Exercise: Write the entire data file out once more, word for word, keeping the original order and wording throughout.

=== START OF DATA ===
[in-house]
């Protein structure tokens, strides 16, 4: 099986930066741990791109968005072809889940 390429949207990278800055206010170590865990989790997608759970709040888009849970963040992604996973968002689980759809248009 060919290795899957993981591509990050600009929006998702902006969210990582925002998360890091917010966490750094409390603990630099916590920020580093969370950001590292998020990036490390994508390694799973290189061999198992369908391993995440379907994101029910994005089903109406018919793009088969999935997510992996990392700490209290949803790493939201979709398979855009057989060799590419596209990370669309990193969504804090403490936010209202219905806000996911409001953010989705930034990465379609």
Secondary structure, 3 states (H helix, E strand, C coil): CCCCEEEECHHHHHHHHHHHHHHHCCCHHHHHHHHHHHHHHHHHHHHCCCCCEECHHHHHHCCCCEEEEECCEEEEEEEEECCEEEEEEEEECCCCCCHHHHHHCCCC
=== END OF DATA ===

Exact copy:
[in-house]
């Protein structure tokens, strides 16, 4: 099986930066741990791109968005072809889940 390429949207990278800055206010170590865990989790997608759970709040888009849970963040992604996973968002689980759809248009 060919290795899957993981591509990050600009929006998702902006969210990582925002998360890091917010966490750094409390603990630099916590920020580093969370950001590292998020990036490390994508390694799973290189061999198992369908391993995440379907994101029910994005089903109406018919793009088969999935997510992996990392700490209290949803790493939201979709398979855009057989060799590419596209990370669309990193969504804090403490936010209202219905806000996911409001953010989705930034990465379609």
Secondary structure, 3 states (H helix, E strand, C coil): CCCCEEEECHHHHHHHHHHHHHHHCCCHHHHHHHHHHHHHHHHHHHHCCCCCEECHHHHHHCCCCEEEEECCEEEEEEEEECCEEEEEEEEECCCCCCHHHHHHCCCC